The enabling statute is relatively non-specific regarding the medications that may be given by a medication aide.[3]The law states that the CMA may give oral medications, topical medications, medications administered as drops to the eye, ear, or nose; medications given rectally or vaginally, and medications requiring administration on an as-needed basis only if a nursing assessment is completed before the medication is administered. The Board rules go on to define “oral medication” as anything that can be taken by mouth[4], which would therefore include metered dose inhalers. Nose drops are interpreted per Board rule as including nasal sprays (aerosols, nebulizers and inhalers provided no oxygen is included in the administration and no dosage calculation is required), and ointments include preparations that are to be administered to the eyes or ears.[5]Topical medications may be applied to intact skin only.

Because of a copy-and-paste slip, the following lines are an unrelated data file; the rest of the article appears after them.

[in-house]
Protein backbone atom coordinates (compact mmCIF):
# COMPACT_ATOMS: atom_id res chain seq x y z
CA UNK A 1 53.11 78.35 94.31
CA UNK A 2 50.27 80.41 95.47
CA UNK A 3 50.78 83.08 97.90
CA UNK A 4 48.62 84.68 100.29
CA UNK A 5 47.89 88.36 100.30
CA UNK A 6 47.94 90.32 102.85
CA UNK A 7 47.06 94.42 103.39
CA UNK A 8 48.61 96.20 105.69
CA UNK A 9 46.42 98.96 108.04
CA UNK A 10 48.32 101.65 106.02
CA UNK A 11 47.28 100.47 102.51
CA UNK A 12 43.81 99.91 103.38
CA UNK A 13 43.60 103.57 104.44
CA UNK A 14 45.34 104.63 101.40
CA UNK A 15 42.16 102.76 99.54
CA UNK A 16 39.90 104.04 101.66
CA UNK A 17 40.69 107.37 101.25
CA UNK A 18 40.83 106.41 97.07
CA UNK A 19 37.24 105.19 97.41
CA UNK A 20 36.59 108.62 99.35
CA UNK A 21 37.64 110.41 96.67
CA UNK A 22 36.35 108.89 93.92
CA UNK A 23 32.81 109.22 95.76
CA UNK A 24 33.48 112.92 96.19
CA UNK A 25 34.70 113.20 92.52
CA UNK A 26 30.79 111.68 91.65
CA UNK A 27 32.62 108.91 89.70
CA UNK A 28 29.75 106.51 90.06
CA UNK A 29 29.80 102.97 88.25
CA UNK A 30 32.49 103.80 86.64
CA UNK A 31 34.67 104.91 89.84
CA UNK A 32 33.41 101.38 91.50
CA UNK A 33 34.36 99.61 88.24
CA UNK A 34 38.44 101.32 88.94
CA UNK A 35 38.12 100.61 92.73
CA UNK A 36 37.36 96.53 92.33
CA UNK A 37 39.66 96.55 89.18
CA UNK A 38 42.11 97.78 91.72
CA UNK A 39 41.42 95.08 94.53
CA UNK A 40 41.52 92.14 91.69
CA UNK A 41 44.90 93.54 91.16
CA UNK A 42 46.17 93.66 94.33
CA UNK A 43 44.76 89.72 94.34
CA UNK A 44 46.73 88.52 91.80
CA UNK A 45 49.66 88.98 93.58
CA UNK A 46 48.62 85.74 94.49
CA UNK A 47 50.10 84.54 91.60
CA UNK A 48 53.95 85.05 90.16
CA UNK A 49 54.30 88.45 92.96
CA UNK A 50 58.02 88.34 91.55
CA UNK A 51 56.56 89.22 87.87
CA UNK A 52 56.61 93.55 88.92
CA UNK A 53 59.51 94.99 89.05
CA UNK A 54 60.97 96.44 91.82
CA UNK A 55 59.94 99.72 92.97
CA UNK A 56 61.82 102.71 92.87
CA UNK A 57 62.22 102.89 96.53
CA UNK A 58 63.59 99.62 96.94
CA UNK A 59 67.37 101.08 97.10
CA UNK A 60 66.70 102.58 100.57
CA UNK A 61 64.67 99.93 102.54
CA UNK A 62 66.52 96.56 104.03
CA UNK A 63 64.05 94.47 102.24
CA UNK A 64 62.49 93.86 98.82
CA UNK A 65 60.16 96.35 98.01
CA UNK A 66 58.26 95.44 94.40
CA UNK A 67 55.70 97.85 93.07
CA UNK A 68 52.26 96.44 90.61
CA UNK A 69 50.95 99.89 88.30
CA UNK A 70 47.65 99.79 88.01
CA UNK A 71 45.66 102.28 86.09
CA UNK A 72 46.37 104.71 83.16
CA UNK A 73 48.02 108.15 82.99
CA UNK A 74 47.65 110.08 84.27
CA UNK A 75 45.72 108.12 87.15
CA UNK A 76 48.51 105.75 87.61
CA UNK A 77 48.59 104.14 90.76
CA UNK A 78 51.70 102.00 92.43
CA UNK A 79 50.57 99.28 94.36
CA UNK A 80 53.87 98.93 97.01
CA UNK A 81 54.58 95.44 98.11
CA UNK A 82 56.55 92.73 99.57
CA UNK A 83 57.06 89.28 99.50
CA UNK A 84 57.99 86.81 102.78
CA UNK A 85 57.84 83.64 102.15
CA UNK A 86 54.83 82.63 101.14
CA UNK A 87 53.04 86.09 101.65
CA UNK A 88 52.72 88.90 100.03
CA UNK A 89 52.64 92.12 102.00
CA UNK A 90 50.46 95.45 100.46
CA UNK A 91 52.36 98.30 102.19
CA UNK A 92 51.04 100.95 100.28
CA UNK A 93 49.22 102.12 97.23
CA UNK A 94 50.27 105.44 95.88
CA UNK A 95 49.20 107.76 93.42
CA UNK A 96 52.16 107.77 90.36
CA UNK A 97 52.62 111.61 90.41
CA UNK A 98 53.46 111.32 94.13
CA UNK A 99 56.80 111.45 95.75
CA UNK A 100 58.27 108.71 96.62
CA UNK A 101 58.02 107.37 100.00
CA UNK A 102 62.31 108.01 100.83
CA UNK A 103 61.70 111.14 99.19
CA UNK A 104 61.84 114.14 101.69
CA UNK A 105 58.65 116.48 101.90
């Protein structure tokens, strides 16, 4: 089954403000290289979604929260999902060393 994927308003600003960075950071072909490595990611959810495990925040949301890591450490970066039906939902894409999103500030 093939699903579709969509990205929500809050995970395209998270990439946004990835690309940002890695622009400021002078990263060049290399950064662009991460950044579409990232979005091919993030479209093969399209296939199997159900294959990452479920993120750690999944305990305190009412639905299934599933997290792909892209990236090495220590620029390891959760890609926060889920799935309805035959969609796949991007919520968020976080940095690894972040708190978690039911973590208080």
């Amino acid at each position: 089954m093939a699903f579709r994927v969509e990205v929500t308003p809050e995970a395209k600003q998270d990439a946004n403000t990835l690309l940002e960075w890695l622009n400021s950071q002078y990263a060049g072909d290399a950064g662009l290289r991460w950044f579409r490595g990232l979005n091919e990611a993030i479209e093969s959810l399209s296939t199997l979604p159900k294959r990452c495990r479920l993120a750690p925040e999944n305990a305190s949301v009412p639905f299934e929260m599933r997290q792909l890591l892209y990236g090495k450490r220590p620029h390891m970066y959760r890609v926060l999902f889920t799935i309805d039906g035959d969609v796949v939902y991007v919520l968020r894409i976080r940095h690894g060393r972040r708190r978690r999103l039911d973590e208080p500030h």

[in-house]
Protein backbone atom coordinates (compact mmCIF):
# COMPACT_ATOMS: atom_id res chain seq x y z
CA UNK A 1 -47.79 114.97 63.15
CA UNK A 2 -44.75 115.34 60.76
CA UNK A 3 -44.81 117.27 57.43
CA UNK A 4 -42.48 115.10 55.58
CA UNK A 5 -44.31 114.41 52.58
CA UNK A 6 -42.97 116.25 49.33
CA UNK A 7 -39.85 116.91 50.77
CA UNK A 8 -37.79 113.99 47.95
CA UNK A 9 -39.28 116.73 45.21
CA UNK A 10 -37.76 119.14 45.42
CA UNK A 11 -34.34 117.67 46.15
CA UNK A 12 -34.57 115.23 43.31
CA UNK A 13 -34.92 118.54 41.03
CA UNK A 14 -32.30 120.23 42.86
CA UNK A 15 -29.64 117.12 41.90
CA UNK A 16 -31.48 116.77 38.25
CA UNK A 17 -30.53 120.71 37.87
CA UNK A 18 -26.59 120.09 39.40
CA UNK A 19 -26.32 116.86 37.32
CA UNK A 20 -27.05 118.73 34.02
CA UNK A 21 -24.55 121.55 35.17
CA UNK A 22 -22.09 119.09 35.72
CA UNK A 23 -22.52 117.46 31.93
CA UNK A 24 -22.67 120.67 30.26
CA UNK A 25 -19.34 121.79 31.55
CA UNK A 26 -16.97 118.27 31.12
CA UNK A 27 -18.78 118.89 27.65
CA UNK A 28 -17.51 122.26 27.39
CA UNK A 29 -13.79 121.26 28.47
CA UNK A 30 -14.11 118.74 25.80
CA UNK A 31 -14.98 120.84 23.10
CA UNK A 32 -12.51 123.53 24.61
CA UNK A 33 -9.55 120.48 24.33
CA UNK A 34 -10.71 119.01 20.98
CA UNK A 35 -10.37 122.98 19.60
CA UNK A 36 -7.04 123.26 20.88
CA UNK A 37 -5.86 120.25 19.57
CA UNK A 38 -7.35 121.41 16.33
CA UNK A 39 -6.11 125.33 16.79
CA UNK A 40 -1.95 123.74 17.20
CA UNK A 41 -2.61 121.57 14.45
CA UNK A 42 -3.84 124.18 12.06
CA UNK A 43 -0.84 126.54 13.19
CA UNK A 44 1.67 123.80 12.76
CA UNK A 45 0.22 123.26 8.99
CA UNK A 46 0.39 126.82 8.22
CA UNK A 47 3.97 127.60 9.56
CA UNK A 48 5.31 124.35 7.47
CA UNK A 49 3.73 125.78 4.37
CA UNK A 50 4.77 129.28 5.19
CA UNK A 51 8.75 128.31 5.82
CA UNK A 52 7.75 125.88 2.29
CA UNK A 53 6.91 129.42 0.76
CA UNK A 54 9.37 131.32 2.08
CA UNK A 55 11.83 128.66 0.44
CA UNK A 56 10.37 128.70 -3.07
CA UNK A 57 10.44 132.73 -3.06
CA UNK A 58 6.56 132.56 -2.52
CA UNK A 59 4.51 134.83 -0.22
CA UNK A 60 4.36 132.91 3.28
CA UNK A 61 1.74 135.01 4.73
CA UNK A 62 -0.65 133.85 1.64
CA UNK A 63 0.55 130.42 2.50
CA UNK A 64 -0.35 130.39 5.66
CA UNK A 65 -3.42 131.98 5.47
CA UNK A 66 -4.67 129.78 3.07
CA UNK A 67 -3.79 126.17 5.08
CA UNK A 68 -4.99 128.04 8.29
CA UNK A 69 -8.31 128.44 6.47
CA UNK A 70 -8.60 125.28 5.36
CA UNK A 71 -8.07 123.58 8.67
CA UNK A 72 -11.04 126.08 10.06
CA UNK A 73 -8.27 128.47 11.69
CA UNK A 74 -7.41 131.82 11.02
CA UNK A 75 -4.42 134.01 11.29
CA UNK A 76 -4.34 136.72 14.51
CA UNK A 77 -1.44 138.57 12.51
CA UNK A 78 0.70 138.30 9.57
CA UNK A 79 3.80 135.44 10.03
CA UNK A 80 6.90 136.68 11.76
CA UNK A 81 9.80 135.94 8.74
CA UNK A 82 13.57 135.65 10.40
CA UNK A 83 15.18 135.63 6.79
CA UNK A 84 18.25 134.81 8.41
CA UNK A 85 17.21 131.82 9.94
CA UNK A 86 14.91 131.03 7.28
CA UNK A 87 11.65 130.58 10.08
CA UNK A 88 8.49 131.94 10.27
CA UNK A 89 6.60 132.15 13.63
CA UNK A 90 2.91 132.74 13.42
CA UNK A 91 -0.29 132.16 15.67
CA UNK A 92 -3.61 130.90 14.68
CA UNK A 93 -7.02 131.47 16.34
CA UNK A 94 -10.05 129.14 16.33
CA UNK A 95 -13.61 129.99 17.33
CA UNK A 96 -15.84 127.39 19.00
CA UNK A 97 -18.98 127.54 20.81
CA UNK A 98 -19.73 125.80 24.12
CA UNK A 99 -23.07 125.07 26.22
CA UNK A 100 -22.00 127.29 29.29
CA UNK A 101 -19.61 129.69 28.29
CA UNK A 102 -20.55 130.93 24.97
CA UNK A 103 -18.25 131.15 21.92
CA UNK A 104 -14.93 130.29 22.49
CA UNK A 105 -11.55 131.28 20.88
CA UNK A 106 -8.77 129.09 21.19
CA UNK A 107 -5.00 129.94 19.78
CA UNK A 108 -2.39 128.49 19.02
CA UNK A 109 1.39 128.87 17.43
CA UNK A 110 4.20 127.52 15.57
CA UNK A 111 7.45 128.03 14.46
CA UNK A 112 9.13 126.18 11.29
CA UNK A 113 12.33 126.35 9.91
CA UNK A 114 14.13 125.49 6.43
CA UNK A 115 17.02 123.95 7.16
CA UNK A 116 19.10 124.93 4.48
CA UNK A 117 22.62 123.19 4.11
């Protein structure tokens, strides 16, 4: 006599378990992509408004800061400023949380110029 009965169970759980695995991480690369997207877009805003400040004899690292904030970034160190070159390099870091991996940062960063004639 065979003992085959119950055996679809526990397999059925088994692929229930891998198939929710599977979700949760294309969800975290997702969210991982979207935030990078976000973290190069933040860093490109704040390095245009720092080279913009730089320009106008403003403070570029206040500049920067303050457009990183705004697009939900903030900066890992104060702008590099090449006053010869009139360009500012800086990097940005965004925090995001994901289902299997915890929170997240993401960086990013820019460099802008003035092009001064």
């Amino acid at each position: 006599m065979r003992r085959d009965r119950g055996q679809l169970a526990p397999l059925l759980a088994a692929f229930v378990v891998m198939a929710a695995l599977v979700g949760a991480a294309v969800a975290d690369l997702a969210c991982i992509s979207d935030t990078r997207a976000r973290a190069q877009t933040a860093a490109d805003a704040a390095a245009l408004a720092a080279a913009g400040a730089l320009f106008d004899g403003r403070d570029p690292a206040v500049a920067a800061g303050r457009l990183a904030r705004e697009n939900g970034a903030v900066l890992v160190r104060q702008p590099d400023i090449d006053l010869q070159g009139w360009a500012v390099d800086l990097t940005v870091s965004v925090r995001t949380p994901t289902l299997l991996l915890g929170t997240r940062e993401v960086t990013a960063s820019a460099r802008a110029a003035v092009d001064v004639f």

Practice Tips:

A medication aide is not limited to administering unit dose medications provided there is no dosage calculation or “pill splitting” required.

Medication aides may administer medications prescribed by any authorized prescriber, including an advanced practice registered nurse holding prescriptive authority.

Medications administered by a medication aide must come from a properly labeled container that includes the medication name, the medication dose, the name of the resident to whom the medication is to be given and the expiration date of the medication. An aide may administer a contingency drug, provided it is stored and supplied in accordance with pharmacy board rules AND are supplied by the delegating nurse to the medication aide. In other words, the CMA may not have independent access to contingency medications.

Medication available over-the-counter must include the original manufacturer’s label and must be purchased and prescribed for the resident.

Medication aide authority—Delegation[6]